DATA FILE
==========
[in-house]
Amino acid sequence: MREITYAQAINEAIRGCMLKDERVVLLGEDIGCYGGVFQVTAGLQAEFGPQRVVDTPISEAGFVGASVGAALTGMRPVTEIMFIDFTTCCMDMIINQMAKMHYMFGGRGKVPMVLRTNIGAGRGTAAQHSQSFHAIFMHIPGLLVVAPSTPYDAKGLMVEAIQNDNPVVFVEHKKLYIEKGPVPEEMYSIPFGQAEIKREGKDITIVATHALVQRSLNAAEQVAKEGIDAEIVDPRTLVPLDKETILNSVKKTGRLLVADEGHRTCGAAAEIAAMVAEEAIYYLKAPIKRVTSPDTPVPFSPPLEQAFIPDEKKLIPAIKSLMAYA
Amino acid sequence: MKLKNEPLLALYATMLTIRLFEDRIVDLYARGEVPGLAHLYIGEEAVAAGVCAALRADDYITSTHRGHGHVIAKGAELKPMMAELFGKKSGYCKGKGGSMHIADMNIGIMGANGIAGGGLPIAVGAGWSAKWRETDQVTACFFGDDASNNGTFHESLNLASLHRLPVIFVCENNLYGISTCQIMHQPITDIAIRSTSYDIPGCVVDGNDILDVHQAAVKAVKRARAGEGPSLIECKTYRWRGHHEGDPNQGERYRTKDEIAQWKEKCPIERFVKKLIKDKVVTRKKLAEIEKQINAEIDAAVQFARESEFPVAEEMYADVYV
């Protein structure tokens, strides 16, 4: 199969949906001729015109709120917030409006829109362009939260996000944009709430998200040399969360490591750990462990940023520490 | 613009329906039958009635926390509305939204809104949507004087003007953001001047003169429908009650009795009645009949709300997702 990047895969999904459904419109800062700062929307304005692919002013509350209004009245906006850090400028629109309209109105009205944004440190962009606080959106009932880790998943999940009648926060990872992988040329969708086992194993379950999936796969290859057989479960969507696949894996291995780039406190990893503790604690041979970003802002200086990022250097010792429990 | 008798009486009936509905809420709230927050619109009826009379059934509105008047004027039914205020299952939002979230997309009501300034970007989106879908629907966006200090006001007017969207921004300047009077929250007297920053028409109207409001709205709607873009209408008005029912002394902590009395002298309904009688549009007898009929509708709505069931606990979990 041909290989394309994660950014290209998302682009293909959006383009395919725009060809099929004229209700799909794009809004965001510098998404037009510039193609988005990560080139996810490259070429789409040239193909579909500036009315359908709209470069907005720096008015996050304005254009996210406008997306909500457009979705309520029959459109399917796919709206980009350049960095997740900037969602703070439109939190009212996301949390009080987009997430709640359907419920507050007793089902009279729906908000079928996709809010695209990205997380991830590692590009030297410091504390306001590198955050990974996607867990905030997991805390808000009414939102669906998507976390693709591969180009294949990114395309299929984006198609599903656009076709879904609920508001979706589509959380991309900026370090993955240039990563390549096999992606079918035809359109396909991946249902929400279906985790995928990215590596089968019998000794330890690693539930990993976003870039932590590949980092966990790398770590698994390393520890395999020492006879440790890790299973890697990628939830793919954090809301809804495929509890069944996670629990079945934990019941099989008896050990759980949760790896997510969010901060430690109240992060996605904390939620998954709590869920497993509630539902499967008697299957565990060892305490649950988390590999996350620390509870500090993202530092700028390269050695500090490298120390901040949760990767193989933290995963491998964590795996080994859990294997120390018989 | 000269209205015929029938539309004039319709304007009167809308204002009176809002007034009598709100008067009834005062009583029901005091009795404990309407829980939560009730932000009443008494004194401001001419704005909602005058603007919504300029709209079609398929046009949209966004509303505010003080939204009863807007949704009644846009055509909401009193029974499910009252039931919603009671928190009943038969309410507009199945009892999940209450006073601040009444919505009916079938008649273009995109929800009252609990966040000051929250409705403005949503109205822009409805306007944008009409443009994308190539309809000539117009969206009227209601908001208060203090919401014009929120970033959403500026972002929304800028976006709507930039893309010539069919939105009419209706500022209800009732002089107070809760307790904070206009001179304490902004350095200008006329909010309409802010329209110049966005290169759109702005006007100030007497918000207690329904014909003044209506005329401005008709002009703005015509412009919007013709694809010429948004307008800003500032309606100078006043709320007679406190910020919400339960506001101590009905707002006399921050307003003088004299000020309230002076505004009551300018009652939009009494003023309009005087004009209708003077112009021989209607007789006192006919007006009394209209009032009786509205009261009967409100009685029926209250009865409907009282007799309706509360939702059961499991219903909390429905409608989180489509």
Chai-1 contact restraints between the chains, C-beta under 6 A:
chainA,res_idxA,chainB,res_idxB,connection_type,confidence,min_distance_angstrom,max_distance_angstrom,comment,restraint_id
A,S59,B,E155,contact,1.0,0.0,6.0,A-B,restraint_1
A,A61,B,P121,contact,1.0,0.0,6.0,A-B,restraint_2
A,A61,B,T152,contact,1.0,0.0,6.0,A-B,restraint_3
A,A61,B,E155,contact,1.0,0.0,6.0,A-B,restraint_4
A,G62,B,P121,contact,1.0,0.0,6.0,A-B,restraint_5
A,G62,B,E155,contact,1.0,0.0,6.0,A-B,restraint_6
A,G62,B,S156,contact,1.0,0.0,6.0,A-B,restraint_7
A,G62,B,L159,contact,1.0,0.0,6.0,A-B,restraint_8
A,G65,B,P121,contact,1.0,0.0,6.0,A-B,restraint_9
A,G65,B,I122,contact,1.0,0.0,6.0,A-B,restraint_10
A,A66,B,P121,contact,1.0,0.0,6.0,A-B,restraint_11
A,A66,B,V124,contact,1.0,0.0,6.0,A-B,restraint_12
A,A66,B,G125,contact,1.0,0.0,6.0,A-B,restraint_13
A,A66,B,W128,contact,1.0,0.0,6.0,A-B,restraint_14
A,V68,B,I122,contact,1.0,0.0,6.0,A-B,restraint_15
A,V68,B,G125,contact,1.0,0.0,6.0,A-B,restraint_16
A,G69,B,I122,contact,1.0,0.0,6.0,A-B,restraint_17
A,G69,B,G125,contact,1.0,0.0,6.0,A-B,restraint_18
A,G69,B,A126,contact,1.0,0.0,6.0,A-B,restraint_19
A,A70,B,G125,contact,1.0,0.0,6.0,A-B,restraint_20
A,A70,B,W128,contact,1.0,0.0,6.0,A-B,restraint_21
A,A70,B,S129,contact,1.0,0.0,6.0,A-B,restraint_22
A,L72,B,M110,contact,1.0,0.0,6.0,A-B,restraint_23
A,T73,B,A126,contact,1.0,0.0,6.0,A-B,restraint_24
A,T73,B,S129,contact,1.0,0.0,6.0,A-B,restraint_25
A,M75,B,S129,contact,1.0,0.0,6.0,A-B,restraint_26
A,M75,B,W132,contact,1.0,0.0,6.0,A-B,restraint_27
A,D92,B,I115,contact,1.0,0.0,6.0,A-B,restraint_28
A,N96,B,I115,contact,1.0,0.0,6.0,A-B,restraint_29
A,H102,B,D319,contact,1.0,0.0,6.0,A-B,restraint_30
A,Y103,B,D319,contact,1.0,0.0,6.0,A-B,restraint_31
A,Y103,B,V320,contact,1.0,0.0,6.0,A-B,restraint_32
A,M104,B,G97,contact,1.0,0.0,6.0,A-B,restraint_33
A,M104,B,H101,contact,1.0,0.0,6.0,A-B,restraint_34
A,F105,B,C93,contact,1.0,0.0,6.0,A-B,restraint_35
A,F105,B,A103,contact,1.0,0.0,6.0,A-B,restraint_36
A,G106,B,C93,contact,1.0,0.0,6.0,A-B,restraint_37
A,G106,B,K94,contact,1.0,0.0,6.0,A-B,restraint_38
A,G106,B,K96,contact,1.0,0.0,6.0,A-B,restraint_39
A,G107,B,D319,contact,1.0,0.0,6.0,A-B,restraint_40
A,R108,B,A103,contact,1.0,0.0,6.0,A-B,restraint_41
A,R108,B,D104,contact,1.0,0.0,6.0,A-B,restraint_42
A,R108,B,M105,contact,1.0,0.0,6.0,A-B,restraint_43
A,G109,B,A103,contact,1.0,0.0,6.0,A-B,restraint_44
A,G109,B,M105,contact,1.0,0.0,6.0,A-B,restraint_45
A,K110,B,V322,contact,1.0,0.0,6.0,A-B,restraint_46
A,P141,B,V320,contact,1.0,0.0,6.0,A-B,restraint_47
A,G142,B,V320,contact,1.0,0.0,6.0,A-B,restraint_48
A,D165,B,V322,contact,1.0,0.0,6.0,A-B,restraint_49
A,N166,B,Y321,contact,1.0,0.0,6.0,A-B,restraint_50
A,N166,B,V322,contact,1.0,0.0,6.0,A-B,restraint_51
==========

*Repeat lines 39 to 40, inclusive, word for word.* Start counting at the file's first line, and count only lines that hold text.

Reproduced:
A,M104,B,G97,contact,1.0,0.0,6.0,A-B,restraint_33
A,M104,B,H101,contact,1.0,0.0,6.0,A-B,restraint_34